Partnering for Success


Whatever you decide to do, know that you cannot do it alone. Hospitals and health systems will need strong internal and external partners. Here are a few ways providers and leaders can partner to address mental health needs:

  • Partner with school systems by embedding nurses, social workers, and psychologists in primary care settings at or near schools.

  • Explore formal educational partnerships with local school systems. For instance, we are working with elementary school students on a new mindfulness curriculum.

  • Partner with social services agencies to address the social determinants that contribute to trauma, abuse, and neglect.

  • Provide alternatives to police intervention and arrest.

  • Work with family courts to address mental health issues and divert children from justice involvement.

  • Expand the role of peer recovery specialists that empower those with a lived experience of mental illness or substance abuse a pathway to recovery and community reengagement.

One particularly successful approach Carilion has taken recently is also one of the most inspiring to me. The sheer number of individuals suffering from substance use disorder can be daunting. For us, a ray of hope appeared in our peer recovery specialist program.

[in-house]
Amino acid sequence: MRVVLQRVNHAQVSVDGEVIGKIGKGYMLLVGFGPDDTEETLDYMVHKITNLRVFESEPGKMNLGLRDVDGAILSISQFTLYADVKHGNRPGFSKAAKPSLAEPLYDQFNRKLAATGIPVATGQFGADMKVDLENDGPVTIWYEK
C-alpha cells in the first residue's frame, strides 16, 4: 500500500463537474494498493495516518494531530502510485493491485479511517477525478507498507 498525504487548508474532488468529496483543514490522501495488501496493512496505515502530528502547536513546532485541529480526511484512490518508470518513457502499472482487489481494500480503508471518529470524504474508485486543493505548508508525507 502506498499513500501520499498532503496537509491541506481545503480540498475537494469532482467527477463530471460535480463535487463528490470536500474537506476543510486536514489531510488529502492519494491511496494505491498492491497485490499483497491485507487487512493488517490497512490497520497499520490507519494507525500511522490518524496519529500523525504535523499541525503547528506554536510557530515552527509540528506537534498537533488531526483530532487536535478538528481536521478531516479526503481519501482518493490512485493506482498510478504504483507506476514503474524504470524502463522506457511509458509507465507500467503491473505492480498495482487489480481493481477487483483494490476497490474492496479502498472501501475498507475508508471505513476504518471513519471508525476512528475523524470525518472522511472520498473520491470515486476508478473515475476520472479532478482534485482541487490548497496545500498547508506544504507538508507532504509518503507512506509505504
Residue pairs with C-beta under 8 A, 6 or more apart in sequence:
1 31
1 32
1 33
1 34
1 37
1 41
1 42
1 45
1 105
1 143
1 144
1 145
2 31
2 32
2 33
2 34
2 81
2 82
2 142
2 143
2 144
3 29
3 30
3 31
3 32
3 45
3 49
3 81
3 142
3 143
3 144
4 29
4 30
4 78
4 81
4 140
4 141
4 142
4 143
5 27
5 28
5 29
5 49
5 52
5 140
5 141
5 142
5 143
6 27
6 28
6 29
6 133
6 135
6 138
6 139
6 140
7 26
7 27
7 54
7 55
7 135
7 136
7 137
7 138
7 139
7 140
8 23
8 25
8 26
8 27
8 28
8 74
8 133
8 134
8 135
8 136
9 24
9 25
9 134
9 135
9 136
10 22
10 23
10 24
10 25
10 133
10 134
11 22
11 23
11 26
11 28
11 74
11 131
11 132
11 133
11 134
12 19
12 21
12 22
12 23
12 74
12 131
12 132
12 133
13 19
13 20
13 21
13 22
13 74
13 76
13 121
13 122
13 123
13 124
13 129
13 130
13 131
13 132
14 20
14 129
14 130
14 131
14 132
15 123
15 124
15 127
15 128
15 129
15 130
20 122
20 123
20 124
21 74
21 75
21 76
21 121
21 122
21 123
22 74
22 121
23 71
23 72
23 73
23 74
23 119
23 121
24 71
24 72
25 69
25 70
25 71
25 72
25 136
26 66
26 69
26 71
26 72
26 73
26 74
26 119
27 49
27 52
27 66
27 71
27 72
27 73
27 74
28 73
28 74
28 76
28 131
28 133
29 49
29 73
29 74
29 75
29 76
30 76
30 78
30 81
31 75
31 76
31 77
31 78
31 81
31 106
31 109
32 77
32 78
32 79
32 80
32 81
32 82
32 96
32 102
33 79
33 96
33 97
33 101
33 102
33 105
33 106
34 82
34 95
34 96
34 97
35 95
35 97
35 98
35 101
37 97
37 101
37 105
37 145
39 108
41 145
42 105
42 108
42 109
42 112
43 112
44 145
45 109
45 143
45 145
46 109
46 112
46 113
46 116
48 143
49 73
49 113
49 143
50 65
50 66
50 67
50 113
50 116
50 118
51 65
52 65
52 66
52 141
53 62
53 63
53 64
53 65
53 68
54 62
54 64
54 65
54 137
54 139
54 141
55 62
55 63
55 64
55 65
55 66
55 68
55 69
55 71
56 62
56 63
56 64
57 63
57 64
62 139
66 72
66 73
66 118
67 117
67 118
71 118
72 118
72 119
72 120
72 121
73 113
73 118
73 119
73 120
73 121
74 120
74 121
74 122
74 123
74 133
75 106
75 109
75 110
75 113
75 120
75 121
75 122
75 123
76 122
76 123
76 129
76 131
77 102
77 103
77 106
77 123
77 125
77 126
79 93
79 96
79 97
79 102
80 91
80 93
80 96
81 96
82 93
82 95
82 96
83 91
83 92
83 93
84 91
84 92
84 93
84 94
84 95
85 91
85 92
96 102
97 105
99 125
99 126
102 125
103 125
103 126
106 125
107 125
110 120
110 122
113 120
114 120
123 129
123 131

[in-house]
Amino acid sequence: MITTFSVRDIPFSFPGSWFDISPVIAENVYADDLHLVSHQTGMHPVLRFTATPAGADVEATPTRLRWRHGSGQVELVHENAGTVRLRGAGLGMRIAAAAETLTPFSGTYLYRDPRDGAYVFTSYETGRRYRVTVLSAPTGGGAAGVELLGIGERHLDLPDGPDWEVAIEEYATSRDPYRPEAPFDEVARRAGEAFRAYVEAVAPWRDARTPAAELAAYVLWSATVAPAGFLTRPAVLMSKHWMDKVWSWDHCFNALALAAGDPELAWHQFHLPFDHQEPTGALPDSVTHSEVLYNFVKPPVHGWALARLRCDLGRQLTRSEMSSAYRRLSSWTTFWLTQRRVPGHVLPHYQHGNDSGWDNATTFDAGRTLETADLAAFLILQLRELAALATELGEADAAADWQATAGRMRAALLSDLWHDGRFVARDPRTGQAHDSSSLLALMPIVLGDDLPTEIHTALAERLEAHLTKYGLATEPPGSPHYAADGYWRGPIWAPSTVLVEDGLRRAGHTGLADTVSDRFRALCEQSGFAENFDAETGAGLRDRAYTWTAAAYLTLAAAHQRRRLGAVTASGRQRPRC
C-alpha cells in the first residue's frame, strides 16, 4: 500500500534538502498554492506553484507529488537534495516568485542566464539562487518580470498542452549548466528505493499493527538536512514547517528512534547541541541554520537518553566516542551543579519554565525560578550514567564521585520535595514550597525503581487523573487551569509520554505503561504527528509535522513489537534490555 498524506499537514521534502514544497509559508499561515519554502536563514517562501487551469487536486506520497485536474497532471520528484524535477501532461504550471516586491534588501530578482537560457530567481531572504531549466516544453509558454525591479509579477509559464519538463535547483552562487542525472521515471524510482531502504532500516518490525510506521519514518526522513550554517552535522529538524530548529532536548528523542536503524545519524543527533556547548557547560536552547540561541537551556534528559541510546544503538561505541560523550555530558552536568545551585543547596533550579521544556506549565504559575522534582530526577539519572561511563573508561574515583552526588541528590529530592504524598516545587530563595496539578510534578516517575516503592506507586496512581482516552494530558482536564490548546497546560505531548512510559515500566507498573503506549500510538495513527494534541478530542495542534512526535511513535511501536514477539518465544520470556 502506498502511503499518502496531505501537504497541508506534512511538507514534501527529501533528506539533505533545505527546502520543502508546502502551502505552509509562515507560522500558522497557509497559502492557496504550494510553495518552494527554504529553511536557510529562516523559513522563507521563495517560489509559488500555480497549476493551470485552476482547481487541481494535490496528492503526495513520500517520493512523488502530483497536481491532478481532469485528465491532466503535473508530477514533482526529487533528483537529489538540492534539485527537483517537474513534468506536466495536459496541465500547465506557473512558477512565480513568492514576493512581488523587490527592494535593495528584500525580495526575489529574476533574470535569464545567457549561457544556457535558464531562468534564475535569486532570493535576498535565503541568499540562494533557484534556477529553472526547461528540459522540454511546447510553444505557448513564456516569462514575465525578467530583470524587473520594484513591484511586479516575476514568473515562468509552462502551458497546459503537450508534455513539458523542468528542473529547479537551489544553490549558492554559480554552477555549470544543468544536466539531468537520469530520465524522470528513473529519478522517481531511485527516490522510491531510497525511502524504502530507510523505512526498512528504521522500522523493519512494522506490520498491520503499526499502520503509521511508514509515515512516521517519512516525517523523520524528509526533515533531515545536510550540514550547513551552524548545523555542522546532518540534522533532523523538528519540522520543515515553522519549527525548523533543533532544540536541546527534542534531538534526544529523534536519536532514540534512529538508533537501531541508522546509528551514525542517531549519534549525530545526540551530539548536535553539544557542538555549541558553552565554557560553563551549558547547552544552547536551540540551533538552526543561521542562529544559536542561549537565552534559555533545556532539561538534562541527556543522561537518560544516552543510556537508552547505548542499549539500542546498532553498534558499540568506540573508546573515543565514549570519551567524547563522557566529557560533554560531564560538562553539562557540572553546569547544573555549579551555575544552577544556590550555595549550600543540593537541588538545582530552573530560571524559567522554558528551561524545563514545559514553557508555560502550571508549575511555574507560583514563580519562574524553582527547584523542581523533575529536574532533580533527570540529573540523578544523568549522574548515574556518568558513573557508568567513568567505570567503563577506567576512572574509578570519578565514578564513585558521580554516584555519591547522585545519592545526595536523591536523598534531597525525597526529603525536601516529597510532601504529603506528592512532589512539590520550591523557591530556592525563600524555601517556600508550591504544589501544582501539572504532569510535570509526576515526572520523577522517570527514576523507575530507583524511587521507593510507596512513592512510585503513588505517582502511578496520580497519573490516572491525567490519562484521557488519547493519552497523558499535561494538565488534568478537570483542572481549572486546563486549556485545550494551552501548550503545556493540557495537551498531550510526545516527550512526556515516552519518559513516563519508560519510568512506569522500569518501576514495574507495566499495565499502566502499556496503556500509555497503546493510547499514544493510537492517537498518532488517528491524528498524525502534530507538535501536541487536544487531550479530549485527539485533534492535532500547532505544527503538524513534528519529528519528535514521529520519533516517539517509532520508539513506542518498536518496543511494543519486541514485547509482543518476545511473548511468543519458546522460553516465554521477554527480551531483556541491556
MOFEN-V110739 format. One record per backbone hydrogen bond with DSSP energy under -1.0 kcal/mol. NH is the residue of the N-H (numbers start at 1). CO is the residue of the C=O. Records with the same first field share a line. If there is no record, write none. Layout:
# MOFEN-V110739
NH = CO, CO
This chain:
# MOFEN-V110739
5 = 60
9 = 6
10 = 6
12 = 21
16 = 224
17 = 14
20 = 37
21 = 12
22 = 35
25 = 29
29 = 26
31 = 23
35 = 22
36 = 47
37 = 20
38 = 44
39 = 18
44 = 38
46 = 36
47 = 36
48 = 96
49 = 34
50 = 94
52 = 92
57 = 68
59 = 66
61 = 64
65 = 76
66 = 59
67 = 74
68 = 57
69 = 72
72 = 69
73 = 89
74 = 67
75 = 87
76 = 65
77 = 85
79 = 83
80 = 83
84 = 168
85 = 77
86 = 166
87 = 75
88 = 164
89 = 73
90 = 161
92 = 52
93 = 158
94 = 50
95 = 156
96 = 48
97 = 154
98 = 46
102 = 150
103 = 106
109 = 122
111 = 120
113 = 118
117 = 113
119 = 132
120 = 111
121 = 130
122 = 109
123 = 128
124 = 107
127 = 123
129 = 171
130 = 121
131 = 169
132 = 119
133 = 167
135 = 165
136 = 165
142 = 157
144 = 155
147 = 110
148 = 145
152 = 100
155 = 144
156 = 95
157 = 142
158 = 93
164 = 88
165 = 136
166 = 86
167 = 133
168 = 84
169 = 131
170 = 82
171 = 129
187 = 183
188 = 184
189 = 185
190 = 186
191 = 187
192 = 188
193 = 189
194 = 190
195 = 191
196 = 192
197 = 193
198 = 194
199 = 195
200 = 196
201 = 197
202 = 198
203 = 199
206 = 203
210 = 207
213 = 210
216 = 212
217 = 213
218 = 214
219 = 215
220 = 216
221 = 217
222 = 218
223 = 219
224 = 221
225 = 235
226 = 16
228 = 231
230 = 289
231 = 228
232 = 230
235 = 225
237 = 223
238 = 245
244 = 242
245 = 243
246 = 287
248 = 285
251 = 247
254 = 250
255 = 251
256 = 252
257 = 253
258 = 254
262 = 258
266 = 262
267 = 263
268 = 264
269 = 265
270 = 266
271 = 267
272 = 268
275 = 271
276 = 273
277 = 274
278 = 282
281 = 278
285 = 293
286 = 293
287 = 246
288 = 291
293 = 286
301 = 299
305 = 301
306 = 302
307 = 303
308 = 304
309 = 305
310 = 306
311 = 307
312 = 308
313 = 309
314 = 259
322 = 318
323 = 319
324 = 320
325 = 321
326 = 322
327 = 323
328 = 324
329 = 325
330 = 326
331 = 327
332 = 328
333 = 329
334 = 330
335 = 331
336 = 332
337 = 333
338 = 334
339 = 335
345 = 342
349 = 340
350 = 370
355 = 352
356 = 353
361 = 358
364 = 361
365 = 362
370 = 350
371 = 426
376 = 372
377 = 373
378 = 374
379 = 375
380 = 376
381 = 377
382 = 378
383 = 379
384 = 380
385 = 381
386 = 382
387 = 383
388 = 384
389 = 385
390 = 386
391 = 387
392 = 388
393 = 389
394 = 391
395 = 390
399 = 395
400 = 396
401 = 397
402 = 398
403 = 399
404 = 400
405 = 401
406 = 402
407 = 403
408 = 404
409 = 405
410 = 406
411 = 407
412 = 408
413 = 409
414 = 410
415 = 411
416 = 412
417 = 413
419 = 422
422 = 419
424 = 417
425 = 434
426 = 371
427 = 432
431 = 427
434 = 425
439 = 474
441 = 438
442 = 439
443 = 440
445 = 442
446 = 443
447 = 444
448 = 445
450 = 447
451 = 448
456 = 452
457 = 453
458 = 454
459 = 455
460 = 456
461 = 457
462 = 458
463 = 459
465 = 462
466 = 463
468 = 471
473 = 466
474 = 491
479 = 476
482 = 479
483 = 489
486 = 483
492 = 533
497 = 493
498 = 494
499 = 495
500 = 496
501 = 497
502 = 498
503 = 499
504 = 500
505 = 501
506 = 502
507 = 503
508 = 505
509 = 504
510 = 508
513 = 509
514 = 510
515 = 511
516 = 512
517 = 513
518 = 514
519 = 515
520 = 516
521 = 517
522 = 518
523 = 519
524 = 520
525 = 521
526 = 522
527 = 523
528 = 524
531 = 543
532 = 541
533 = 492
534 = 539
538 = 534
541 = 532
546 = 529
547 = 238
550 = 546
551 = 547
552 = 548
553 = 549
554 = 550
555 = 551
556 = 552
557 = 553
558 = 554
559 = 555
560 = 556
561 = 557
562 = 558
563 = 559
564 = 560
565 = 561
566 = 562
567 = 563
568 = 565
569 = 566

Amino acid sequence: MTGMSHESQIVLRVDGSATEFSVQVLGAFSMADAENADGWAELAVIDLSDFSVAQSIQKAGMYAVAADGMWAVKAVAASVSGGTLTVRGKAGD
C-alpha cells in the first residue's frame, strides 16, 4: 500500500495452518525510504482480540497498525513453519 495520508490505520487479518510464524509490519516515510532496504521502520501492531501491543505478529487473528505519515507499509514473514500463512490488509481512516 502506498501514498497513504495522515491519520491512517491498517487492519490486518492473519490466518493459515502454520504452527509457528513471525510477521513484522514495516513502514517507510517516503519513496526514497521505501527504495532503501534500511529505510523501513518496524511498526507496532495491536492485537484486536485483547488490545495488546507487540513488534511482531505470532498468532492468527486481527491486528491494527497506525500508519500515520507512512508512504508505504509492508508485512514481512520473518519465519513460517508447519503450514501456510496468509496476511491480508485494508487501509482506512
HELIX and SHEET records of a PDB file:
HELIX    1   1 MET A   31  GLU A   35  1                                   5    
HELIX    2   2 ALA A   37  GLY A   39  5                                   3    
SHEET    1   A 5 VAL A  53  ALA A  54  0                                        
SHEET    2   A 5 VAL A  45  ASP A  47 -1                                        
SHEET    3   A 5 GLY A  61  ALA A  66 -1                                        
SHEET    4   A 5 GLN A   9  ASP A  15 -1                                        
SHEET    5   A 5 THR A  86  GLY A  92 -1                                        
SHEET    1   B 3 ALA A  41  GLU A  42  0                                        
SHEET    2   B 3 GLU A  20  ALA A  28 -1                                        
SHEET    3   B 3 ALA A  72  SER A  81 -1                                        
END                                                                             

Let me introduce you to a young woman I’ll call Sarah. Sarah is just 28 years old, but her mental health journey has already inspired a culture shift in our organization. In college, Sarah fought to conceal depression, anxiety, and an eating disorder that she had struggled with from a young age. She always felt like the outsider, not fully understanding how to cope until she was introduced to a campus support group for students. For the first time, she was able to share her challenges with peers and recognize that others were experiencing similar struggles.


A lightbulb went off. Her passion to help others with mental health needs moved her to approach me with the idea to create a program that would train peer recovery specialists to help patients struggling with mental illness and substance use disorder. I was sold.


In her short time with Carilion, Sarah has kickstarted our peer recovery specialist program (the first in the Commonwealth of Virginia), training 42 individuals recovering from substance use disorder to offer emotional support to patients still tackling similar challenges. This coming year, we plan to hire some of Sarah’s trainees. Others who have gone through her program still volunteer their time as a way to continue their own recovery.


As a true testament to the work that Sarah and her colleagues do, staff have informally renamed the hospital unit where the peer recovery specialists work the “hope floor.”